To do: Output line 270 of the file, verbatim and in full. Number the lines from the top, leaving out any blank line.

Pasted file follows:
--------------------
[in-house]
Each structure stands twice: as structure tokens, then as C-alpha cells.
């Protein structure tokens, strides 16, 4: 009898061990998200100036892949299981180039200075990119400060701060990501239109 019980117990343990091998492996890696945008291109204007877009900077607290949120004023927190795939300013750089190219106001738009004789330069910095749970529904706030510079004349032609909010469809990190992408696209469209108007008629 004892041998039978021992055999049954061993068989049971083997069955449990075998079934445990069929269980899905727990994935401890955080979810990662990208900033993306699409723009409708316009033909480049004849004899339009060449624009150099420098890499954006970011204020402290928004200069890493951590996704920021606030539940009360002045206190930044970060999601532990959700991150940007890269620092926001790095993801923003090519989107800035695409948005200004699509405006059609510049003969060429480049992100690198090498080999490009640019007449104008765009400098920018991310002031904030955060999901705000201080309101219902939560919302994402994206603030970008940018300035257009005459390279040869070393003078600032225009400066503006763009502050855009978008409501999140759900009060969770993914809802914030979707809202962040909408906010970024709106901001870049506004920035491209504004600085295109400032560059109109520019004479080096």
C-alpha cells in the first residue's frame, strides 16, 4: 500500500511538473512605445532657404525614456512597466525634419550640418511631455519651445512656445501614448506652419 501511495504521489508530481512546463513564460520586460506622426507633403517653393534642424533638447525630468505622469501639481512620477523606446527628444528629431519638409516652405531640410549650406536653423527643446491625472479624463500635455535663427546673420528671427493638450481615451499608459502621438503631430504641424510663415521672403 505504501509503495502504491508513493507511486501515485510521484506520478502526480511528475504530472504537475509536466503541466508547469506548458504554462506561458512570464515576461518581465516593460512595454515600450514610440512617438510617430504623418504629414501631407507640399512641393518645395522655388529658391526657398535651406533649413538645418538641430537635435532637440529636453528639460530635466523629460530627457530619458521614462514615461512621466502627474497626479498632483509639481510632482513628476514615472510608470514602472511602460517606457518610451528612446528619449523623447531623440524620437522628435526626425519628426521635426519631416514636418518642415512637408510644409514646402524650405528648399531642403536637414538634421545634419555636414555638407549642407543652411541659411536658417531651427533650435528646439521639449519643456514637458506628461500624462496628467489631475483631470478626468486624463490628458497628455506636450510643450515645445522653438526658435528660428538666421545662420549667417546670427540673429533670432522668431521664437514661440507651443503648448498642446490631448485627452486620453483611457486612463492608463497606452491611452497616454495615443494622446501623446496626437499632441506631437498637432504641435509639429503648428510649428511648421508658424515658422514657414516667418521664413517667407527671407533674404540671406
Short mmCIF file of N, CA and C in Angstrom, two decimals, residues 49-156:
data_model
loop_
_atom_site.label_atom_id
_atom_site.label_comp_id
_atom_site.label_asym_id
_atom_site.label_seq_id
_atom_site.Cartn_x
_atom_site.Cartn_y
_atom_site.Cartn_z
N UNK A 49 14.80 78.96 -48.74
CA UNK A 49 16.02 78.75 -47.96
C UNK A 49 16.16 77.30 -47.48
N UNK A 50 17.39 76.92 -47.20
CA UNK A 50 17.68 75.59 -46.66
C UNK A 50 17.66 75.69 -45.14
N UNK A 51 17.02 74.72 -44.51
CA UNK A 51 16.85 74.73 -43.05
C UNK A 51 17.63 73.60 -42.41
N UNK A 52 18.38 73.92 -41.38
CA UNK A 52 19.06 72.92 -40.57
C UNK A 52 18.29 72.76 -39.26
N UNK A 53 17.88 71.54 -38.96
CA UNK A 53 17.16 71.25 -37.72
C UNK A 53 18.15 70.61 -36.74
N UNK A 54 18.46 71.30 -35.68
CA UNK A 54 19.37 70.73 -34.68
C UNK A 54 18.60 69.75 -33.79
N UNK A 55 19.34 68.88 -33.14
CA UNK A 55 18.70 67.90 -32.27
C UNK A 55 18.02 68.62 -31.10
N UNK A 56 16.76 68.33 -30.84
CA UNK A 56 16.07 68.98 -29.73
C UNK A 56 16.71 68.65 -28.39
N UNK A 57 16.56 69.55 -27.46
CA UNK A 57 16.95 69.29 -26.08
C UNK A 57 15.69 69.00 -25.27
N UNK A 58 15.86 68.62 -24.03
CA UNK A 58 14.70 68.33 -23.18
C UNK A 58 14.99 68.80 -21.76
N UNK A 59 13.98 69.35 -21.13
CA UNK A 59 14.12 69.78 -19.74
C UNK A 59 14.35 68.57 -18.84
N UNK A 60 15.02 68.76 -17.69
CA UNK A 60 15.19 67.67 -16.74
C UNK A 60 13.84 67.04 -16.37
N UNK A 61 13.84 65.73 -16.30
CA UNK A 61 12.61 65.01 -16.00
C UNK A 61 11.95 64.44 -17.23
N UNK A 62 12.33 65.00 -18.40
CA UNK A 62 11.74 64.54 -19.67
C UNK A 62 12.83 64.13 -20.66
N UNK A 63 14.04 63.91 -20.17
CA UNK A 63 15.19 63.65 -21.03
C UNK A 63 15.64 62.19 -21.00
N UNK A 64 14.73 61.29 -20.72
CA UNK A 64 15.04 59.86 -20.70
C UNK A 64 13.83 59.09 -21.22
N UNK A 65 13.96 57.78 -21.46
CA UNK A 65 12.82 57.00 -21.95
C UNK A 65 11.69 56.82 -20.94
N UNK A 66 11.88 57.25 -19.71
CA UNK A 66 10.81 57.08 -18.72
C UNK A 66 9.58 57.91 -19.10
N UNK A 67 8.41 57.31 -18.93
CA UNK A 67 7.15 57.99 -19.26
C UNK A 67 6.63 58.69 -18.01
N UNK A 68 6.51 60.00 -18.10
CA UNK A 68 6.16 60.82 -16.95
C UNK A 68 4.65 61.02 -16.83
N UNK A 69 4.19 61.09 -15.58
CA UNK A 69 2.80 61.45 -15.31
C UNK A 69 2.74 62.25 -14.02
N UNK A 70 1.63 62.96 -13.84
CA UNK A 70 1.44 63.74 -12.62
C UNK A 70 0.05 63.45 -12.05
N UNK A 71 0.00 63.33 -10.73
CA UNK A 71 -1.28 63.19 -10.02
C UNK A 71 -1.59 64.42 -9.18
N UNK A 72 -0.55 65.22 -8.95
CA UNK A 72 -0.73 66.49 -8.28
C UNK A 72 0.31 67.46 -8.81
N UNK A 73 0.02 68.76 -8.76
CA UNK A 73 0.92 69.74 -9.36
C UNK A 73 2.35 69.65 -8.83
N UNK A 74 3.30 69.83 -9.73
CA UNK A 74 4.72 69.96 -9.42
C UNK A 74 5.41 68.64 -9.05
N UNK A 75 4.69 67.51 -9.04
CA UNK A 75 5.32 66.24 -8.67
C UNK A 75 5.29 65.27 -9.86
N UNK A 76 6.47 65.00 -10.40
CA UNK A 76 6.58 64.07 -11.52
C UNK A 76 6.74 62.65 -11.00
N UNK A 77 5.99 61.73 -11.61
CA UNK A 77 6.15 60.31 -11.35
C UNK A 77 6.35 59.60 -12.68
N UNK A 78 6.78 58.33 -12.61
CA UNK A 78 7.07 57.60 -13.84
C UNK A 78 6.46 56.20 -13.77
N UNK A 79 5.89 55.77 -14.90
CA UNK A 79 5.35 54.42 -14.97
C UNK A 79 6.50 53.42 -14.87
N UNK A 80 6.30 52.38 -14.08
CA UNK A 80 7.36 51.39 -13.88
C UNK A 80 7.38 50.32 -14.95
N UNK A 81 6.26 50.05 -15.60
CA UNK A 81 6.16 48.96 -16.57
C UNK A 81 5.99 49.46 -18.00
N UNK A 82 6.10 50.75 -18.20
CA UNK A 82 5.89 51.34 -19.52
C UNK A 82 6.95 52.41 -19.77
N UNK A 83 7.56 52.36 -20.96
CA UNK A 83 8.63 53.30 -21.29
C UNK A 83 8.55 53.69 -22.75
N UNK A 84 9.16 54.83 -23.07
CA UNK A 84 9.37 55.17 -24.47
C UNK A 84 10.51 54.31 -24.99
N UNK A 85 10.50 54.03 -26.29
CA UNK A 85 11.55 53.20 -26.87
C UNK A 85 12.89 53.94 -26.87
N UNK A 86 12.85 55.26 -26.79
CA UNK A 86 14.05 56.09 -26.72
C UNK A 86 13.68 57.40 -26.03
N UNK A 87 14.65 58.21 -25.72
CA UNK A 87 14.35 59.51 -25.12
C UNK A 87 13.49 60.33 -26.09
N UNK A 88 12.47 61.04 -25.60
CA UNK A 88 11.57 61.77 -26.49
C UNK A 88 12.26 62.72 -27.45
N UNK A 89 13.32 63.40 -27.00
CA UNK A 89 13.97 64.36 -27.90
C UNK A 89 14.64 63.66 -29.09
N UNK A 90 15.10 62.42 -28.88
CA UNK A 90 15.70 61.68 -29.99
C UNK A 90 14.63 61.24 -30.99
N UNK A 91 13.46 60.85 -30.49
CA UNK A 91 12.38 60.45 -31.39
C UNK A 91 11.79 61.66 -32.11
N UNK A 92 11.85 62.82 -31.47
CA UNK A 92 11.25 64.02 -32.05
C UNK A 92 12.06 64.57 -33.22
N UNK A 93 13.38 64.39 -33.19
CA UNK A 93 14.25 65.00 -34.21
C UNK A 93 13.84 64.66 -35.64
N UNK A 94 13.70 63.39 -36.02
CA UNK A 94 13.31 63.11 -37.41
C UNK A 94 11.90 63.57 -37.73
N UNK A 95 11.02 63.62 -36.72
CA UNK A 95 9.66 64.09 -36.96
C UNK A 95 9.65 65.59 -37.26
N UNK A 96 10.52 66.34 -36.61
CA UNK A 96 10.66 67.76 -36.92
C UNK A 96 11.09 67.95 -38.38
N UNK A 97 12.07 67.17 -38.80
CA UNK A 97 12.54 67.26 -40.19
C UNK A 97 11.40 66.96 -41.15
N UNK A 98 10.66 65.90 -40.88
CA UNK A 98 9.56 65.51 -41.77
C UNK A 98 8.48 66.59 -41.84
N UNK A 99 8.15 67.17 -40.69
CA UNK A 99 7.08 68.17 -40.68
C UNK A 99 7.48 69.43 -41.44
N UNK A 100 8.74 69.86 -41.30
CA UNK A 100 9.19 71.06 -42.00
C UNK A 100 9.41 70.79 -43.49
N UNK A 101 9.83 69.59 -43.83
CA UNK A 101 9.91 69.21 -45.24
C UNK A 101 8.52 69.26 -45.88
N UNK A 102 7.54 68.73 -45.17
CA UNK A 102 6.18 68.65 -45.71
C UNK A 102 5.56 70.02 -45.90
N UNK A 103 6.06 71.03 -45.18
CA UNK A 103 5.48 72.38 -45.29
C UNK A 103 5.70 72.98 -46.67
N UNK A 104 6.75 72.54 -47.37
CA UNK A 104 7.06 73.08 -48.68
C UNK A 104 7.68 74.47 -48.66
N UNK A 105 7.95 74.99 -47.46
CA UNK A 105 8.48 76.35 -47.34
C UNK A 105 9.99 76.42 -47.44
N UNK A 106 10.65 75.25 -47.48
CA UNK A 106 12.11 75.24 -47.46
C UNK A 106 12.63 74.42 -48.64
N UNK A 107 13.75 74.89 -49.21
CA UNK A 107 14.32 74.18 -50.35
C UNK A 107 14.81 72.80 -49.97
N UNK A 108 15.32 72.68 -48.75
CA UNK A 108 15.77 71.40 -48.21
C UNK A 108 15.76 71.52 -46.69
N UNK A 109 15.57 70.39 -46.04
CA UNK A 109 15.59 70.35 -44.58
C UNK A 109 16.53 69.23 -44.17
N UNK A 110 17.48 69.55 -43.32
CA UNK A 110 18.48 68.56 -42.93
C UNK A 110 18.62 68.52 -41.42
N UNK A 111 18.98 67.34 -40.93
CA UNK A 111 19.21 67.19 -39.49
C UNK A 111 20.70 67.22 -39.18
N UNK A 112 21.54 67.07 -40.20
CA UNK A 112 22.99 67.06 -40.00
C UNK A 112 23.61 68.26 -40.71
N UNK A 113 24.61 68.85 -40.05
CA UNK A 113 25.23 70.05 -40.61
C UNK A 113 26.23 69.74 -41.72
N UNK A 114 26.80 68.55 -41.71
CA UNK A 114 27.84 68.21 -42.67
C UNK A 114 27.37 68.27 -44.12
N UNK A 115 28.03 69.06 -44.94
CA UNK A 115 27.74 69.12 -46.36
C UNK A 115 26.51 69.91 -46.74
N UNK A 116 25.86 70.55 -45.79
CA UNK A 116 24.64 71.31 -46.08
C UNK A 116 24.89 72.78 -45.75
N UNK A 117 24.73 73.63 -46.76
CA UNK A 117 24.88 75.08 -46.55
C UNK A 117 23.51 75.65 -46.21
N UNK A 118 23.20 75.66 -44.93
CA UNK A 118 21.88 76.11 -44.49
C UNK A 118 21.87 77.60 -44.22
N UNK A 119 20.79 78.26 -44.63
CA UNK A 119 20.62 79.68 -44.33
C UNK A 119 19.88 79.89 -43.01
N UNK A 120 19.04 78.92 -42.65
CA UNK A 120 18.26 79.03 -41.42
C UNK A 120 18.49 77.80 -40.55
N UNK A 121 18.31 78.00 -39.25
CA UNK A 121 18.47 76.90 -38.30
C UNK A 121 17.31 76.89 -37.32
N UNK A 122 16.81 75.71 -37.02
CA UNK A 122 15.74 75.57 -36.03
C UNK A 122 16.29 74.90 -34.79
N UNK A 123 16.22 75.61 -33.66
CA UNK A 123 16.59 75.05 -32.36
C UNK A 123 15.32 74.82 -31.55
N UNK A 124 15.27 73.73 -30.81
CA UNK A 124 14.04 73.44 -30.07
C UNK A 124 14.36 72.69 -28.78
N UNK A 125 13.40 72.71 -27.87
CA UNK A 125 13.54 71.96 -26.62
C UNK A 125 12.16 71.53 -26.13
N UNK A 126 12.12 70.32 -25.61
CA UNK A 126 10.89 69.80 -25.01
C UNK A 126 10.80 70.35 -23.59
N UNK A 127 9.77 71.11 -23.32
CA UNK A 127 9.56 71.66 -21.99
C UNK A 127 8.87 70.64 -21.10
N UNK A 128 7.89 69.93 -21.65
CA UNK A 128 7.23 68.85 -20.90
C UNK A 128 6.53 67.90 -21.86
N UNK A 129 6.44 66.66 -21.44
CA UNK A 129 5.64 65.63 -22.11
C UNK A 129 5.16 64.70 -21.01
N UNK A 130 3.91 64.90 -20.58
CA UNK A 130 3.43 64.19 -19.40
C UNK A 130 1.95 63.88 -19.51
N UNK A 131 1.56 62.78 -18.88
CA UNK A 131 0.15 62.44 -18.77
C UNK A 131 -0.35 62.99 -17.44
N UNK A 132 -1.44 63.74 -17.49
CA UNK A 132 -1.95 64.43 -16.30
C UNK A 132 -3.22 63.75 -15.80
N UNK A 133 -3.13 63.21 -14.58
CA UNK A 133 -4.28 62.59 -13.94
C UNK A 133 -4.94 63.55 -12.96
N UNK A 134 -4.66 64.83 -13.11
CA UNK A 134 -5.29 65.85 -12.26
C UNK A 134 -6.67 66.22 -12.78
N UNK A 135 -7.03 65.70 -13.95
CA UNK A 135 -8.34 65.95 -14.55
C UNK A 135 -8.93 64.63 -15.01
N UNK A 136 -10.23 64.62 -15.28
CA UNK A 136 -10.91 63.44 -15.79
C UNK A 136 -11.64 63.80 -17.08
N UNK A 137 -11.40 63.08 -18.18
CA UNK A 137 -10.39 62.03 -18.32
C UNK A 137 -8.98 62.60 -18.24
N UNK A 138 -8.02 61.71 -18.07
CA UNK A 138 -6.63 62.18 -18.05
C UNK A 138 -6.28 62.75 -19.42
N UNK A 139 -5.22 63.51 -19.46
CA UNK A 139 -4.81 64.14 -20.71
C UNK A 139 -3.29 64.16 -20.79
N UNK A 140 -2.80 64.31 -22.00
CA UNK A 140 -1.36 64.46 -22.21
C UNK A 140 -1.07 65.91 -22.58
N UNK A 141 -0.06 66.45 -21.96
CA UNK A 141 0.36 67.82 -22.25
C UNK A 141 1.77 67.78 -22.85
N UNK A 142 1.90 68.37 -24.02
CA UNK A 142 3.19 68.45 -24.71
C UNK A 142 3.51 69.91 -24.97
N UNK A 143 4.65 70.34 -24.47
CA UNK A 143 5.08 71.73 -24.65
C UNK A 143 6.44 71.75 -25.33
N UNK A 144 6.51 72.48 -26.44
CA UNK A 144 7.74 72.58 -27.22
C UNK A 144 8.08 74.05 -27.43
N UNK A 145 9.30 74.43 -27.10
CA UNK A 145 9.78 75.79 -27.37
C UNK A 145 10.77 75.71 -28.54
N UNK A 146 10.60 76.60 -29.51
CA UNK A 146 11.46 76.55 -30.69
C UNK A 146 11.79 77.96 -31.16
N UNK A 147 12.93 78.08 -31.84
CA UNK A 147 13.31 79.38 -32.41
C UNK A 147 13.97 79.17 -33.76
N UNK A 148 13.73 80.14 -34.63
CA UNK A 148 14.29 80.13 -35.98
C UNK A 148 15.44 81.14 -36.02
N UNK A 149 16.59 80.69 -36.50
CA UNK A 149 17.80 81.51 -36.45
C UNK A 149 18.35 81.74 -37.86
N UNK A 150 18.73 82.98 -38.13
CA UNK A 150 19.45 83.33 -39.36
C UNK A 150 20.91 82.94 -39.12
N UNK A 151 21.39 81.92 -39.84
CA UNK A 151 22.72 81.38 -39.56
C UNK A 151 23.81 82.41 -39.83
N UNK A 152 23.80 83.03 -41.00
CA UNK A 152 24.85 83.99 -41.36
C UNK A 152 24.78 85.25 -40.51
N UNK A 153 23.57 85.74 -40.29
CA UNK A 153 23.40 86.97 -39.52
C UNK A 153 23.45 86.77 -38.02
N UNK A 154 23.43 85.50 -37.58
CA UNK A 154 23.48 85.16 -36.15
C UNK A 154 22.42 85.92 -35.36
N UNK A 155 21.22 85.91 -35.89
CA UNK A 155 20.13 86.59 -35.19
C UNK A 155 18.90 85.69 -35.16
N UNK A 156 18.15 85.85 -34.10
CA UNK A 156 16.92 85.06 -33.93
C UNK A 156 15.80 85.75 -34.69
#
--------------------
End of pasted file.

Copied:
N UNK A 134 -4.66 64.83 -13.11